Turn It Down

Wild Honey returns with more cosmic folk rock

Q&A: Tommy McCord talks new album, touring


Over the last four years, the Wild Honey Collective has masterfully melded Americana music with rock ‘n’ roll and a dreamy dose of psychedelia. The local outfit has kept busy touring across the country but still managed to record a new album, “Volume 3,” streaming now and on vinyl via GTG Records. The band comprises six multi-instrumentalists: Tommy McCord, Timmy Rodriguez, Danielle Gyger, Dan O’Brien, Adam Aymor and Joel Kuiper. McCord, 37, chatted with City Pulse about the record and his 20-plus years in the music scene.
If people only know you from the more punk sounds of The Plurals, are they surprised to hear Wild Honey Collective?
Tommy McCord: Every band I’ve been a core creative part of has been focused on vocal harmony, be it the more ragged Hüsker Dü or Meat Puppets approach of some of The Plurals’ stuff or the three- and four-part vocal arrangements of Wild Honey, which gets into more country and bluegrass territory. At a glance, it can seem pretty diverse, but for me, everything I’ve done creatively has had a starting point of ‘60s pop — the oldies radio I grew up on as a kid. Wild Honey combines the country-rock thread of The Byrds, The Band, Buffalo Springfield, Buck Owens and The Dillards with traditional American folk music elements and some of our classic-rock and punk-rock backgrounds.

Did you approach “Volume 3” differently from the last two Wild Honey records?
The main difference has been the band growing and becoming a more solid unit. The first album was made as a quarantine recording project, so there are multiple drummers and additional instrumentalists. With “Volume 3,” we finally solidified a core band with Joel Kuiper on drums, so most of the songs were tracked as a band. We recorded some of these songs multiple times because we were constantly gigging together and changing arrangements. The album was still recorded in makeshift studio environments in our houses and some family cabins.

What instrumentation is utilized on this new LP? It’s layered with a lot of sounds.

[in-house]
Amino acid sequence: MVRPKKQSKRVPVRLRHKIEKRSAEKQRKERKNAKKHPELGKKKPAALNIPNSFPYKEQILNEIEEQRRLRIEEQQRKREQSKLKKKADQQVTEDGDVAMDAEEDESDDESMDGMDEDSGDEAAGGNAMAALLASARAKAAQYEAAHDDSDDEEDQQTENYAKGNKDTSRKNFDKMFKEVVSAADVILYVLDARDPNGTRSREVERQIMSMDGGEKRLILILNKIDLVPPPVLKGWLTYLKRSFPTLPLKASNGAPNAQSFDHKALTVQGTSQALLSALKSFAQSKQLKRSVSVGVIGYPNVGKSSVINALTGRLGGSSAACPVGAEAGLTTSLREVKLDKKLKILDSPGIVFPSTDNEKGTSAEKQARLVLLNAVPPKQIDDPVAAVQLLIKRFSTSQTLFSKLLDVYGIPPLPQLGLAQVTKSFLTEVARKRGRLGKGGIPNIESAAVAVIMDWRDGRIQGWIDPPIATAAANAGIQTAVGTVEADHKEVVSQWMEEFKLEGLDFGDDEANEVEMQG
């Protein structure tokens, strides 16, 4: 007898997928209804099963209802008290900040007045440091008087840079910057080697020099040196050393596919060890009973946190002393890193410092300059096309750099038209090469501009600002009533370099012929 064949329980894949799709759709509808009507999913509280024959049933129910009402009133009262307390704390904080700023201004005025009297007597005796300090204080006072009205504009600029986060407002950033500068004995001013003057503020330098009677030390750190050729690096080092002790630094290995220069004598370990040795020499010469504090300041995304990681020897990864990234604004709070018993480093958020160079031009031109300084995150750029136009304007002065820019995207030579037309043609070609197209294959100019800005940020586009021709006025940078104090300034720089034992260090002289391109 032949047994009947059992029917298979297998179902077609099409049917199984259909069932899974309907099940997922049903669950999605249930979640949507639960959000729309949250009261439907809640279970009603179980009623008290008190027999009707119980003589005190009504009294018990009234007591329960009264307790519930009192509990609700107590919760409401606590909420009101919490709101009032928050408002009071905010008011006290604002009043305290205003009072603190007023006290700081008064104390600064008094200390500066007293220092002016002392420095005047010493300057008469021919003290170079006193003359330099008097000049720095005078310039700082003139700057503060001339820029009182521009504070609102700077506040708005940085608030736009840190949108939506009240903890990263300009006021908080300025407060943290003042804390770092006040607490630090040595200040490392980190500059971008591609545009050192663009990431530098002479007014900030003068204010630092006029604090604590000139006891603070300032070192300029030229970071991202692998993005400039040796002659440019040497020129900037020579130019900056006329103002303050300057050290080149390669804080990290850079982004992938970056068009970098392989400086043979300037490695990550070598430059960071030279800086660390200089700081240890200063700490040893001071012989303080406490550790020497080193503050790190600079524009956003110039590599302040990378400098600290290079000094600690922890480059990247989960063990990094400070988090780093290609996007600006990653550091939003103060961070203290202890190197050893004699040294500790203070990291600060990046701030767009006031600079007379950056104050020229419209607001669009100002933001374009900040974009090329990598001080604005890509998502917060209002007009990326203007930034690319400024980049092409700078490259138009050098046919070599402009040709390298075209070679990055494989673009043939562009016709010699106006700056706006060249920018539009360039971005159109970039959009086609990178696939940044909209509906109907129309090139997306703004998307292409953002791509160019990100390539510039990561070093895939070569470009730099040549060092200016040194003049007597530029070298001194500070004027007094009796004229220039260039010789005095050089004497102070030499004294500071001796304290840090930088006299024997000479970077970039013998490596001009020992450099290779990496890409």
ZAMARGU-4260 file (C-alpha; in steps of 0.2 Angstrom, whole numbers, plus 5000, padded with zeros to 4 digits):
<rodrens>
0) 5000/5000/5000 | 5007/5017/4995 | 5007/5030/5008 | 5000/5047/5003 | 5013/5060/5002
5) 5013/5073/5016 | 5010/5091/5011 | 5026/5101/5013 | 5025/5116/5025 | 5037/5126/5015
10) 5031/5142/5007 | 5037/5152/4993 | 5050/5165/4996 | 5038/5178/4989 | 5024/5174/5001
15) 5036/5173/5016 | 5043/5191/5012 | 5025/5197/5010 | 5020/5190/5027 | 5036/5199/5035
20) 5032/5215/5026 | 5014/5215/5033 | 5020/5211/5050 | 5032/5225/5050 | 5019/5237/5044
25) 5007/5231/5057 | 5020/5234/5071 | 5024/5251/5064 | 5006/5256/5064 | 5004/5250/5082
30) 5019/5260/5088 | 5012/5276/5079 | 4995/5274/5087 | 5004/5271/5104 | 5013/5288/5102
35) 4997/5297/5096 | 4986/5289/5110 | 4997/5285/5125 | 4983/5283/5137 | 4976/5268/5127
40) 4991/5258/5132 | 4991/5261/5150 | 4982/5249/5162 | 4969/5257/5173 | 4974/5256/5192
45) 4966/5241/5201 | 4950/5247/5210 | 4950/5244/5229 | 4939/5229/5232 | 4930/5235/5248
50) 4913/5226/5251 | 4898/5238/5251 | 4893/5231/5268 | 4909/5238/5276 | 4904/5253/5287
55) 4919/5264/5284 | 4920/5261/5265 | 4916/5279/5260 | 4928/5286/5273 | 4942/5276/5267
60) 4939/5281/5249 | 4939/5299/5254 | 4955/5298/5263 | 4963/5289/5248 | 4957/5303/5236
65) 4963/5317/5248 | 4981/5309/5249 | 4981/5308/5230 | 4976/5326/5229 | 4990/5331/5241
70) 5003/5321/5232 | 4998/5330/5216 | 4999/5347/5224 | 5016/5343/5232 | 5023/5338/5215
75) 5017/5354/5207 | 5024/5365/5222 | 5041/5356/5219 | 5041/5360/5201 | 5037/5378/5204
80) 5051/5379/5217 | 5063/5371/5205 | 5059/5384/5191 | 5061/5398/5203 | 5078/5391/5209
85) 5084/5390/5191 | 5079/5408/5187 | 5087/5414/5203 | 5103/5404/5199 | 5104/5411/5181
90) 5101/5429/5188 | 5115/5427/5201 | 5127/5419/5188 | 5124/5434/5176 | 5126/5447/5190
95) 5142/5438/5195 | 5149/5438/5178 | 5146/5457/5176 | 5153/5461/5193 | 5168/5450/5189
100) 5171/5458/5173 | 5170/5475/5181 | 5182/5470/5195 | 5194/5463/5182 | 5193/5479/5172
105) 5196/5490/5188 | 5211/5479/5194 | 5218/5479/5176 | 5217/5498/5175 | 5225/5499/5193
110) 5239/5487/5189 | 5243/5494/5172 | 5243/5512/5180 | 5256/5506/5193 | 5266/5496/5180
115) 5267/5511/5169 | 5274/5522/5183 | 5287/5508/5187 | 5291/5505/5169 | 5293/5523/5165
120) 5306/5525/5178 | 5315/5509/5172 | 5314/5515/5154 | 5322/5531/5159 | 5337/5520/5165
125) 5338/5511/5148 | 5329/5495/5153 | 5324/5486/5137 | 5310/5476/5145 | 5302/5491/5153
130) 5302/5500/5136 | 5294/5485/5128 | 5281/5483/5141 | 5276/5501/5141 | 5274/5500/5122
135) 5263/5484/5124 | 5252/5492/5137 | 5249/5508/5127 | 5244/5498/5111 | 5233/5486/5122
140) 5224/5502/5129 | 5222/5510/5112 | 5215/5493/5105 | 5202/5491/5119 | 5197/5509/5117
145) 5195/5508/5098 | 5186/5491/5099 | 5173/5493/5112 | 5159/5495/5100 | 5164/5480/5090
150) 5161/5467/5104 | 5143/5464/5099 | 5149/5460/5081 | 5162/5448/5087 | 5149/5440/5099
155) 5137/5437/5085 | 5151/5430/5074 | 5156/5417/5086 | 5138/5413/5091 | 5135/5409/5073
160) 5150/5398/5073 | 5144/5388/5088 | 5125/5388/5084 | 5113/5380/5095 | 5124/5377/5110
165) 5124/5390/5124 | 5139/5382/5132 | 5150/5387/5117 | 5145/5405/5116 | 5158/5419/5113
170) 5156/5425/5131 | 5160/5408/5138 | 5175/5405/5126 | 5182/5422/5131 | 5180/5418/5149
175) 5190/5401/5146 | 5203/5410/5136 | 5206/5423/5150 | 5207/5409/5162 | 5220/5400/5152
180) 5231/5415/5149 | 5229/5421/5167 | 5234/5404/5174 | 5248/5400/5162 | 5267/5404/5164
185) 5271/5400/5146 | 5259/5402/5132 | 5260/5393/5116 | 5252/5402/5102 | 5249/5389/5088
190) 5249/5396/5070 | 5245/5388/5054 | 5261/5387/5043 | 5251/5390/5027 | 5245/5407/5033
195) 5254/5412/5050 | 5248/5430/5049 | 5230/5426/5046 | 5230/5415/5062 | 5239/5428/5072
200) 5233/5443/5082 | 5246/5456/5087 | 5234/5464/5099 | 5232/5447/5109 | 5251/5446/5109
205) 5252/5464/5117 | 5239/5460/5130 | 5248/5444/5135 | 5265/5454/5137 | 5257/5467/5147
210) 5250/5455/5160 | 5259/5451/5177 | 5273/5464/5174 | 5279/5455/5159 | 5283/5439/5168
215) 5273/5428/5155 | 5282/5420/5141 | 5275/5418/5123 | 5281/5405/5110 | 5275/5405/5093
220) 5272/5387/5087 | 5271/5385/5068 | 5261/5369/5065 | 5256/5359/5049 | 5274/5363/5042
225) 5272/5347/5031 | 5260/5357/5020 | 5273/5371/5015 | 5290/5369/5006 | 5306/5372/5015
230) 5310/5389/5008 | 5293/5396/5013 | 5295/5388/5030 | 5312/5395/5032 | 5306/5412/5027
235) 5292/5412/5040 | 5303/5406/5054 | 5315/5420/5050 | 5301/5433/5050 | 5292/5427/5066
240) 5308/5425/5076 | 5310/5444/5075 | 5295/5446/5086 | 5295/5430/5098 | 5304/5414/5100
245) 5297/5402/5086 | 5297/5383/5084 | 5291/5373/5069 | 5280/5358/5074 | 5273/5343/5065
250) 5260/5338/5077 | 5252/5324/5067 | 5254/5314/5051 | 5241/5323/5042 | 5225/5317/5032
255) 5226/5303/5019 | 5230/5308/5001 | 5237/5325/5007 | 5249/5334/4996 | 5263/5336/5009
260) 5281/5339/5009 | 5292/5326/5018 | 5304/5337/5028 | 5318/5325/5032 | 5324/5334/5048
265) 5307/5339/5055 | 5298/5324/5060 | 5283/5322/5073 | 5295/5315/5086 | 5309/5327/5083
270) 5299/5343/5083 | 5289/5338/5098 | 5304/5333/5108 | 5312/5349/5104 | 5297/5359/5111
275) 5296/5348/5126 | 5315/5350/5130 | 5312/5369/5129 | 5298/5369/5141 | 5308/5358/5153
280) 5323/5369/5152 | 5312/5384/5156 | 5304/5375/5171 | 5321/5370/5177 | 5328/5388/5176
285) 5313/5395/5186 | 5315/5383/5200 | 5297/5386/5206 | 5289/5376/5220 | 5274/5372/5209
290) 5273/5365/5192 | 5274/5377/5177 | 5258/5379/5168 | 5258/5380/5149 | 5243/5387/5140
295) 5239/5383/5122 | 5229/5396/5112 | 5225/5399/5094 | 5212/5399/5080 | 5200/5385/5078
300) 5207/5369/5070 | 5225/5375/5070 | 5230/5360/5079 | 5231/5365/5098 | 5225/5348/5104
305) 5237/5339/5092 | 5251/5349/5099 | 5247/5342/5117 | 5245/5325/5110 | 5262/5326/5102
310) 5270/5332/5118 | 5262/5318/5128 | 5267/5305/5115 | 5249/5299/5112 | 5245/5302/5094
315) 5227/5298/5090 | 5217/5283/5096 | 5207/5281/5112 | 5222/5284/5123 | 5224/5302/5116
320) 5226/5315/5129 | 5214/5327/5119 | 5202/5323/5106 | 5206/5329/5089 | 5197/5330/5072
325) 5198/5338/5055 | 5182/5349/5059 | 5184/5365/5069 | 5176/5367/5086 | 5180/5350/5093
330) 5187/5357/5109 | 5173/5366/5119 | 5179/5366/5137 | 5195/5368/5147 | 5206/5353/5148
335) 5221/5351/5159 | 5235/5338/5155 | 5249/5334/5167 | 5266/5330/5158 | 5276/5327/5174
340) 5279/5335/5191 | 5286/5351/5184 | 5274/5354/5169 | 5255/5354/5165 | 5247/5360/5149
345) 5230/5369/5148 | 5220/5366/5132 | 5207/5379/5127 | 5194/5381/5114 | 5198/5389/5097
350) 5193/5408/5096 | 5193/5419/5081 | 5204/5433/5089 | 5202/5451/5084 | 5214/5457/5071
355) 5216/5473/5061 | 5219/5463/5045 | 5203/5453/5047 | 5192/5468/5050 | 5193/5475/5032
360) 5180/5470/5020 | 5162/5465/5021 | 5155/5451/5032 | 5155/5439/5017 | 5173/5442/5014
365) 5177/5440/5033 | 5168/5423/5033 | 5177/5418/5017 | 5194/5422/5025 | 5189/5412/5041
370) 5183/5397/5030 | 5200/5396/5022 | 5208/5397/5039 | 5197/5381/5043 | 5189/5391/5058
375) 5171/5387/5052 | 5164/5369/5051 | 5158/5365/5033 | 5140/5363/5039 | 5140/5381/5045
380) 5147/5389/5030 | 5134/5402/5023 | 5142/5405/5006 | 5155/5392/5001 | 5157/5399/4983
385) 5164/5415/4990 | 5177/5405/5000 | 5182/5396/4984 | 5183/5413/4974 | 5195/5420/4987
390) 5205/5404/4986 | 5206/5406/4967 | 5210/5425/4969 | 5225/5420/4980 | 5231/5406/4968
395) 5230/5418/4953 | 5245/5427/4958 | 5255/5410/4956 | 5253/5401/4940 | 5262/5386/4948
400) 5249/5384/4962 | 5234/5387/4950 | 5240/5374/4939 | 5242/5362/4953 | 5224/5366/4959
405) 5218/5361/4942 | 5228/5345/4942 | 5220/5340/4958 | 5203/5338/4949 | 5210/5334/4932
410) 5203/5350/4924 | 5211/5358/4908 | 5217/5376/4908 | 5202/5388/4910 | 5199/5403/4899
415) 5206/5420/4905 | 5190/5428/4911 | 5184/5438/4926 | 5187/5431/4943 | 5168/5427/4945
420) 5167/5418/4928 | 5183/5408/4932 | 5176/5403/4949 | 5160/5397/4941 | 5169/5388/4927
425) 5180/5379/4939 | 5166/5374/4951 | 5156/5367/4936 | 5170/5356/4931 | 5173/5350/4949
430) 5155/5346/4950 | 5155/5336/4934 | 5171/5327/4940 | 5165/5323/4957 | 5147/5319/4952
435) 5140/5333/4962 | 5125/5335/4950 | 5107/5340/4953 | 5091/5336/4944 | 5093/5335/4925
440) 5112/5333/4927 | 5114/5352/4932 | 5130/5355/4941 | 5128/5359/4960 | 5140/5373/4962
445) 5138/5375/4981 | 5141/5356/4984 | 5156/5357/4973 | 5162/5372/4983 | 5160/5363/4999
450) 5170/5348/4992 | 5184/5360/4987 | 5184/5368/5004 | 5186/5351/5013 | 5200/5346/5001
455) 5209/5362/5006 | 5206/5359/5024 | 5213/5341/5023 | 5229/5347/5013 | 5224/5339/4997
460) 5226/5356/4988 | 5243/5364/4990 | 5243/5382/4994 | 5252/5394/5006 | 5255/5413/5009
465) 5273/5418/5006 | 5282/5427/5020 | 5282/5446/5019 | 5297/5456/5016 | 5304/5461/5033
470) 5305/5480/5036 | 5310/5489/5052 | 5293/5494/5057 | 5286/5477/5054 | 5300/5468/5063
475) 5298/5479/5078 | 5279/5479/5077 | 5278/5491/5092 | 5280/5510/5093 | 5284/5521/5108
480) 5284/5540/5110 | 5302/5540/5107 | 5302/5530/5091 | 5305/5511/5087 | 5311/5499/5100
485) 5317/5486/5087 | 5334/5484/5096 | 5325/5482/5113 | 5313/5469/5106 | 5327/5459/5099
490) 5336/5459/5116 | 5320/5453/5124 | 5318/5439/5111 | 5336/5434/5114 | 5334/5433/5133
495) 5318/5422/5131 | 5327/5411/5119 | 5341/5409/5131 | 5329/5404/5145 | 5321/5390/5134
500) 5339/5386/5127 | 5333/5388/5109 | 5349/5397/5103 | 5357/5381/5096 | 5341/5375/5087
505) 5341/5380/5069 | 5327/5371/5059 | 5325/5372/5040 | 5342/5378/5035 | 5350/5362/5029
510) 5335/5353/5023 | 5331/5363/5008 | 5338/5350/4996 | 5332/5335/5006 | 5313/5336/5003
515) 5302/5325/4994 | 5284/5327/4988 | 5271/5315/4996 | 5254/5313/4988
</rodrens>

There’s a basic bed of acoustic guitar, mandolin and pedal steel that every song is built around, with a fair amount of fiddle and acoustic and electric 12-string guitar. There’s also a sprinkling of harmonica, banjo, accordion and various keyboards — mostly organ sounds. While we have a fairly set instrumental lineup for our shows, we all try different things in the studio, and at some point, Dan adds autoharp, baritone guitar and whatever he finds around his house. Shortly after we started putting the record together, Joel joined the band full-time, so there’s more full drum kit on this album than the first two.

“Sideways Headless” has co-writer credits from Michael Boyes of Drinking Mercury and Aaron Bales of Flatfoot. I understand this started as a virtual, quarantine-era songwriting exercise spearheaded by Boyes, correct?

Yes, Michael initiated some virtual collaboration by starting a chord pattern and sending it to musician friends he picked randomly. He and I came up with the initial chords that way before he sent it to Aaron. Aaron took this vaguely Neil Young/Grateful Dead chord structure and wrote lyrics, the vocal melody and the bridge, and it completely blew Michael and me away. I’ve been a big fan of Flatfoot for the 20 years I’ve been kicking around the Lansing music scene.

Beyond that, this LP has many credited writers. How was it collaborating with so many creatives on one album?
I had a sort of epiphany a few years ago, as I was exploring more folk music, that I didn’t need to be so focused on being a songwriter, and could grow a lot by learning other peoples’ songs, be they famous writers or unknown people. This took the pressure off me creatively, led to some great cowrites and wildly improved our skills as arrangers. The Byrds are basically my ultimate influence, and so much of what they did was interpreting other writers, most prominently Bob Dylan. Still, they also had incredible original songs and a remarkable ability to make songs their own. So, I’m following that philosophy pretty closely. I still write songs, but I also like to point out that I’ve only written seven songs that Wild Honey does. Influence, collaboration and interpretation are key creative skills that some musicians ignore.

How do you dig around for traditional songs to cover?
When we made the first album, we were working with a few folk songs that Timmy and I had been playing around with at some of our Drinking Mercury shows, and Danielle grew up in the Wheatland music community, so she had a lot of tunes just swimming in her brain that we learned together. When it settled into place, we had Carter Family standards, things we picked up from Jerry Garcia’s “Pizza Tapes,” instrumental old-time tunes and stuff that appears on every other country-rock record made in the late ‘60s and early ‘70s. With just these few parameters, there’s endless material. Dan has a huge library of music, so he’ll find some Ramblin’ Jack Elliott demo of an Appalachian tune, and we’ll bang out an arrangement and start playing it live.

Beyond recording, how has touring been going?
We just finished our fourth tour of the East Coast and are looking forward to a run of shows in the Upper Peninsula in July. The live show is my favorite part of this whole thing, and in just under three years, we’ve managed to rack up more than 150 shows in our various lineups. Sometimes, Adam and I will also do duo gigs around town as Wilderhoney. With our full-band shows, we still bring different people to sub in if a member can’t make it, so it’s always interesting, and no two shows are the same.
Listen to “Volume 3” at gtgrecords.bandcamp.com or buy the vinyl at your local record store.


No comments on this item Please log in to comment by clicking here

Connect with us